If I were building a new home, I would definitely go with the tankless, but retro-fitting can be cost prohibitive when you are putting one in for utility savings in the first place.

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Old 03-28-2007, 11:11 PM  
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shovelshort-- good tips, this would be going into the basement.

Yes, a tax break is always good. I got a $360 tax credit(out of a possible $500) last week for the new windows and door.

And lastly, I've heard from a home inspector and a customer service rep at the local utility regarding the lower utility bill. It isn't always what it seems...

Sure, you don't have to keep 40 to 60 gallons of water hot 24 hours a day, but you do use nearly as much gas heating the cold water coming into your house. Heating large volumes of cold water in a short amount of time takes a lot of energy. Enough to off set your savings.

Maybe I could use the existing tank to hold the water so it could warm up to basement temperature before going into the tankless system?

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Old 03-28-2007, 11:13 PM  
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Quote:
Originally Posted by shovelshort View Post
Gas lines have to be a certain size, usually larger than existing.
Proof that more fuel is consumed...
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Old 03-31-2007, 12:07 PM  
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Some highlights copied from: http://www.toolbase.org/Technology-I...-water-heaters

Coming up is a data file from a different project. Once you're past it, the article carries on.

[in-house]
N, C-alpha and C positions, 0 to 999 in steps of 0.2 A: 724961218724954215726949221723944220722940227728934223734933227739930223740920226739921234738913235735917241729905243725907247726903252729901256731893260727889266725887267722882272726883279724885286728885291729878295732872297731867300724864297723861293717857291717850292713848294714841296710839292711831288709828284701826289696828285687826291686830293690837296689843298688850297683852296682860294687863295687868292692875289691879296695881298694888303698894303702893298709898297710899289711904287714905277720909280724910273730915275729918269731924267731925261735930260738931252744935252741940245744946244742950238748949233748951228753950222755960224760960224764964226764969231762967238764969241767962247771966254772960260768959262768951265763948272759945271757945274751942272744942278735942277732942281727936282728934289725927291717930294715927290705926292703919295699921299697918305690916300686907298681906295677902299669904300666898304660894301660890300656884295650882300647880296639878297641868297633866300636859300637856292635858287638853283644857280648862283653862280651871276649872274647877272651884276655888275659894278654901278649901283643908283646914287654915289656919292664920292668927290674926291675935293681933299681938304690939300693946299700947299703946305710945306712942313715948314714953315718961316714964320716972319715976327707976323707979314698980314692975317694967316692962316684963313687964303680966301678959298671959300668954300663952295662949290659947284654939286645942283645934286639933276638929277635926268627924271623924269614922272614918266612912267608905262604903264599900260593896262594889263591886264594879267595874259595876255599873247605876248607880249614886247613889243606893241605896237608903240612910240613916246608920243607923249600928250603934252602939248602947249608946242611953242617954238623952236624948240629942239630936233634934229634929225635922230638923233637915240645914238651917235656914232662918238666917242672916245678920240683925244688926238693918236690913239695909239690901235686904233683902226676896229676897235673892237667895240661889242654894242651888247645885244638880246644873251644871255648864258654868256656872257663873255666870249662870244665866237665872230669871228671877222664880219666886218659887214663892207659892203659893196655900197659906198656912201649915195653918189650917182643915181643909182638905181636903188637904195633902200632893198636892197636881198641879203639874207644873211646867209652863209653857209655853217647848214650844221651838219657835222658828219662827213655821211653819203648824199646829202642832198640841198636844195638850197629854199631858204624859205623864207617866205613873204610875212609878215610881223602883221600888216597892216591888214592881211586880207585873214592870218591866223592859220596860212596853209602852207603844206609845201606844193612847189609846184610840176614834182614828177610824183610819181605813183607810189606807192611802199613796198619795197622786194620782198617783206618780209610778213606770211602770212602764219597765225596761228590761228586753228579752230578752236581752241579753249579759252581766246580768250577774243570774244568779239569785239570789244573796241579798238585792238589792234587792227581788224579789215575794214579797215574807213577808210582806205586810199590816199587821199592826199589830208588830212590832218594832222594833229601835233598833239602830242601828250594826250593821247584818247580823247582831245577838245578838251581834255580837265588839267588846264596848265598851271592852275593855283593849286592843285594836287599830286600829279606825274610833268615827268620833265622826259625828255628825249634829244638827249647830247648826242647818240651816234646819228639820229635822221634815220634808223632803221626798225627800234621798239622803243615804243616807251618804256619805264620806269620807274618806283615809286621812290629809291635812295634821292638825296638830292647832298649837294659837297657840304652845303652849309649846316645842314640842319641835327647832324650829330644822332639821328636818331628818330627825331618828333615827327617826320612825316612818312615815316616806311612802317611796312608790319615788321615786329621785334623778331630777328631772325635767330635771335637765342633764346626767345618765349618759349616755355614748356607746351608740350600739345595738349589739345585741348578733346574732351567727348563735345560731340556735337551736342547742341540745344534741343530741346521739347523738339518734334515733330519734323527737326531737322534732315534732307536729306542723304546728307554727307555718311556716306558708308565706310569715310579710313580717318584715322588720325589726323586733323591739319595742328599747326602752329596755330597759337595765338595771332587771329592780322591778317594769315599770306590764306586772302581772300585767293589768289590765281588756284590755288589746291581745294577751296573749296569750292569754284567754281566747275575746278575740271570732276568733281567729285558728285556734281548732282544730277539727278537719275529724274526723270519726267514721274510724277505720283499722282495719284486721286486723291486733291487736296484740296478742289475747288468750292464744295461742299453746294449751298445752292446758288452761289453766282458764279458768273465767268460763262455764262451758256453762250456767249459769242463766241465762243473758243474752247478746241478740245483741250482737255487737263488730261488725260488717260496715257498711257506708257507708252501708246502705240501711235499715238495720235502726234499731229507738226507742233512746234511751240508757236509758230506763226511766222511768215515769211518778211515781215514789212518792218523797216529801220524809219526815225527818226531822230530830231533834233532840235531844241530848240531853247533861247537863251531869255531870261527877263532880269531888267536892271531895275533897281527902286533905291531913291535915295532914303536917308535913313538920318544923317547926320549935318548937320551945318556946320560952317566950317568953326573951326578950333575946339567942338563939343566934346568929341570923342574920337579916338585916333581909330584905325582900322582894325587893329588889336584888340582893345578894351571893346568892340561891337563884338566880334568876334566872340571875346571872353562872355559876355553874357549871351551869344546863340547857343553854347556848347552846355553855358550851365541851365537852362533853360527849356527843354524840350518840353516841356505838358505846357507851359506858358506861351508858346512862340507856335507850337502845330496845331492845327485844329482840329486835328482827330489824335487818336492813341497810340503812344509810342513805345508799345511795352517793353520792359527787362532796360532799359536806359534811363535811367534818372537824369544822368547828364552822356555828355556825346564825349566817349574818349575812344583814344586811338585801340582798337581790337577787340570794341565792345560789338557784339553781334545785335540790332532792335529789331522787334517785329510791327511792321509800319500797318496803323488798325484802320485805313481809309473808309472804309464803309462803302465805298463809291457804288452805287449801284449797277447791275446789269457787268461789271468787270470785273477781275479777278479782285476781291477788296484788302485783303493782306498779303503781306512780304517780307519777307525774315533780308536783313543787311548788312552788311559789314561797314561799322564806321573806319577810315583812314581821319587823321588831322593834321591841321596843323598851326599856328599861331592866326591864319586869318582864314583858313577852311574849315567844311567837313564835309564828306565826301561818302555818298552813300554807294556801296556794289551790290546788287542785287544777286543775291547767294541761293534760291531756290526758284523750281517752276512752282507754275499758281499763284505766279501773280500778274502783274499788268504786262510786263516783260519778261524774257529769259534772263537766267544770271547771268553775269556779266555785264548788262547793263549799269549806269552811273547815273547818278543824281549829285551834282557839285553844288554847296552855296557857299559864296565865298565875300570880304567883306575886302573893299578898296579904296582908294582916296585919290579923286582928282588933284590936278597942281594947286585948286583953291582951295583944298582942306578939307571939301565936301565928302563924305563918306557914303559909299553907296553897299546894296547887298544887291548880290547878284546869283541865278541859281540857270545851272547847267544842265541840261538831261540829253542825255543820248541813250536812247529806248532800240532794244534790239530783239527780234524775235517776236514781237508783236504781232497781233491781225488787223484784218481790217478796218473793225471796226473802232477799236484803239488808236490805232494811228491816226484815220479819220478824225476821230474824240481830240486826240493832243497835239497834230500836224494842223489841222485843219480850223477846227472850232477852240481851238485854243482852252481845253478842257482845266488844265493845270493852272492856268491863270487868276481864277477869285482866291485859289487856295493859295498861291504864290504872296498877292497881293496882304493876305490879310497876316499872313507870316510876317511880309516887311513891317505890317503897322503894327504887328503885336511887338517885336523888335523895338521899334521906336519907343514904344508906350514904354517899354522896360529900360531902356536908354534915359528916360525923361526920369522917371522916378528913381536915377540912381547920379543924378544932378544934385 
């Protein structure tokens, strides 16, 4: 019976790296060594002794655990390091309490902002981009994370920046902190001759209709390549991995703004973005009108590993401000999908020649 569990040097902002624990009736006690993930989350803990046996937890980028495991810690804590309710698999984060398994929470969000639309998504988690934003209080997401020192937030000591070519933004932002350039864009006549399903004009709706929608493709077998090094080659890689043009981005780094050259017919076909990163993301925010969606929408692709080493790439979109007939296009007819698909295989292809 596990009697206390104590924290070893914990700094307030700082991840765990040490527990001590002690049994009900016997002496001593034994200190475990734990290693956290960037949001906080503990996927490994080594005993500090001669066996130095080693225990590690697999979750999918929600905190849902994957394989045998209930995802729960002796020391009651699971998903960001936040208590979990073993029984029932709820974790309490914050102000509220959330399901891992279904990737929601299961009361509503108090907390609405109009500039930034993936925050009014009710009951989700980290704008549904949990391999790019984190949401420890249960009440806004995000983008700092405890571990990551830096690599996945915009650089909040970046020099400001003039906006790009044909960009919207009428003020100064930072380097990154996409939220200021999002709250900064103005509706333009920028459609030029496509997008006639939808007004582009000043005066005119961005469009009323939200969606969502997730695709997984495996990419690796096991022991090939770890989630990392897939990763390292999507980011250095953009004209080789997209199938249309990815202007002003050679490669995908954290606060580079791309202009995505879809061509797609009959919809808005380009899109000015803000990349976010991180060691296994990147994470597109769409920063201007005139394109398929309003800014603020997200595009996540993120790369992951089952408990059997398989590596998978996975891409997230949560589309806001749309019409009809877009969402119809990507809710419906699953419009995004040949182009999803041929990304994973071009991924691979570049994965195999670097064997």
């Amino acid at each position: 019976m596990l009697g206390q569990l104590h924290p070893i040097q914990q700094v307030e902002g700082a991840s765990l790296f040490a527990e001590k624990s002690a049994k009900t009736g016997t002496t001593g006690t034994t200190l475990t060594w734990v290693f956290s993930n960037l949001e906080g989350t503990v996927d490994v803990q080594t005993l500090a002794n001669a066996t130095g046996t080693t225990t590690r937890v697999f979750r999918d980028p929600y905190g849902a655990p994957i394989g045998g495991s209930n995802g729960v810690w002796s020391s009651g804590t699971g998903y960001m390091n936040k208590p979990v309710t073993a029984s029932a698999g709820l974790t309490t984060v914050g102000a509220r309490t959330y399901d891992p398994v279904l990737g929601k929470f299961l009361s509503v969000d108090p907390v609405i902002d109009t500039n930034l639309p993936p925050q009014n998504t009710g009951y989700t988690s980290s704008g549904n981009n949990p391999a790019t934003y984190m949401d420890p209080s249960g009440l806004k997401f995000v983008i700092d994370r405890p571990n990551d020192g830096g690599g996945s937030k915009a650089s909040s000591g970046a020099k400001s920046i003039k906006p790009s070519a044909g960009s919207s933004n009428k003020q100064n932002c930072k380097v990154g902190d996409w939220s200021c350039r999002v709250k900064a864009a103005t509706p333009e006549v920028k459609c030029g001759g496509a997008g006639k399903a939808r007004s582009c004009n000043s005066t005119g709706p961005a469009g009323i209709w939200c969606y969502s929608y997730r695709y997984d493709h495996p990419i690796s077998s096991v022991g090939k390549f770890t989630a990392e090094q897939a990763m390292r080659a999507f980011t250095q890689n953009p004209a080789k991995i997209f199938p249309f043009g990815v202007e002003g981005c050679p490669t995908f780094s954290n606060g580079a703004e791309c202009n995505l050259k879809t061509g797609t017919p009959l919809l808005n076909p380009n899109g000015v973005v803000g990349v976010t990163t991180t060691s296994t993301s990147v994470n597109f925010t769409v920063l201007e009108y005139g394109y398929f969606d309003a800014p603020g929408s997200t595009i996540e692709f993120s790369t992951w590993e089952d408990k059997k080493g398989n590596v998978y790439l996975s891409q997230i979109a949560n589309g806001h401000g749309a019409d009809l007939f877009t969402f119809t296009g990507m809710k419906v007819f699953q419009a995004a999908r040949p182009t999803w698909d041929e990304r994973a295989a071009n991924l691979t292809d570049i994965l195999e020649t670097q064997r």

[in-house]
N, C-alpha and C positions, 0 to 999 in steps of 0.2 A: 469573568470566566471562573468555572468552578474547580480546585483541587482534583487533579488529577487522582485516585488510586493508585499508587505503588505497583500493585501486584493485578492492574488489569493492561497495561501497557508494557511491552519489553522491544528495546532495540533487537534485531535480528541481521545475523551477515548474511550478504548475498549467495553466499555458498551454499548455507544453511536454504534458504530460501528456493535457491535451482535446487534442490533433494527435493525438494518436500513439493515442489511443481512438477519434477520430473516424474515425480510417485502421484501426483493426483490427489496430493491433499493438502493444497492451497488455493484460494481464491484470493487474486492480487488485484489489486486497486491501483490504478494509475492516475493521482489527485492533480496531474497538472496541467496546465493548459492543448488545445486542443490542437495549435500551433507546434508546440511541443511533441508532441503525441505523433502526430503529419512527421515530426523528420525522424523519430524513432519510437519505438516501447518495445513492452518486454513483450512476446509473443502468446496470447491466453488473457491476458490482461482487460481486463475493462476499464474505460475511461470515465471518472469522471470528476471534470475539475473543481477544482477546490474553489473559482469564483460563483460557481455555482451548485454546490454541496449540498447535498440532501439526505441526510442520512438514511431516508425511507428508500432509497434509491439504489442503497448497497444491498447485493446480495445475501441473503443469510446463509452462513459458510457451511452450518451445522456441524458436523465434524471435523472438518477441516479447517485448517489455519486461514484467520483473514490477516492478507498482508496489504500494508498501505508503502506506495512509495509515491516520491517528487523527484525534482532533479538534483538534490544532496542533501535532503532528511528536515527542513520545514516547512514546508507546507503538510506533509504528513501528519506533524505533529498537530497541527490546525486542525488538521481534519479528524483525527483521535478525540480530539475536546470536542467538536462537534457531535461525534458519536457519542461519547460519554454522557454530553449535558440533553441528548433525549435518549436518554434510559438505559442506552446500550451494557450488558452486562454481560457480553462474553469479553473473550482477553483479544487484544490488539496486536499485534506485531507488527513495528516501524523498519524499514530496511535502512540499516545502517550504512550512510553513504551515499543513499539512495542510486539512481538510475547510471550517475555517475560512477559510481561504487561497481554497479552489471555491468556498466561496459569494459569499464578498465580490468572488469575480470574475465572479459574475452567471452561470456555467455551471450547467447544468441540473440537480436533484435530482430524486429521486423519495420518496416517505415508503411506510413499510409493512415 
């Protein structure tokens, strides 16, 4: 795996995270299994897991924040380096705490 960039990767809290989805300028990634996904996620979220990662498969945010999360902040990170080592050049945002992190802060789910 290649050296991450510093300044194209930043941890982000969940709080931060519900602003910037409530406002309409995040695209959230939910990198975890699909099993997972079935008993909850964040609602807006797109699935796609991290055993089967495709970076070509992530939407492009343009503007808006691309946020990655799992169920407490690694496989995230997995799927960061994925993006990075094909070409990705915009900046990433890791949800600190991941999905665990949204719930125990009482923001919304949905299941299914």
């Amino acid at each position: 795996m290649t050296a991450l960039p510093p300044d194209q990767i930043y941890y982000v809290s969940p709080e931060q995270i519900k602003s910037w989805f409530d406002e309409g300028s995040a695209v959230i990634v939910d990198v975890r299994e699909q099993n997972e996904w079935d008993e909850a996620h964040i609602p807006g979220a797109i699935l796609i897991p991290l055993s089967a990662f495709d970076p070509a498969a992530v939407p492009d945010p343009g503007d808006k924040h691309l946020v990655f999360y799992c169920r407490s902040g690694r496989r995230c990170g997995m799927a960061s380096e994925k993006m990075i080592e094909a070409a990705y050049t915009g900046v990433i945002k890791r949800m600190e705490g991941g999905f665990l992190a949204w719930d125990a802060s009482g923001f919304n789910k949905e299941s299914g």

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Efficiency is higher than most tank type water heaters because standby losses are virtually eliminated. In addition, sealed combustion gas units have a higher fuel-burning efficiency than natural draft gas water heaters. PATH Field Evaluations have shown that energy usage can be decreased by 10 to 20 percent compared to a conventional water heater. Energy savings (as a percentage of total hot water energy use) are greater in homes that use less hot water energy.
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Transitioning from the use of conventional water heaters to tankless systems can be difficult in an existing home. Electric heaters usually will need four times the electricity to operate. This will require additional wiring and possibly a higher capacity main electric panel. Many gas tankless manufacturers recommend a direct vent – this will bring in fresh air from outside for combustion and vent the flue gas using a blower through a side wall.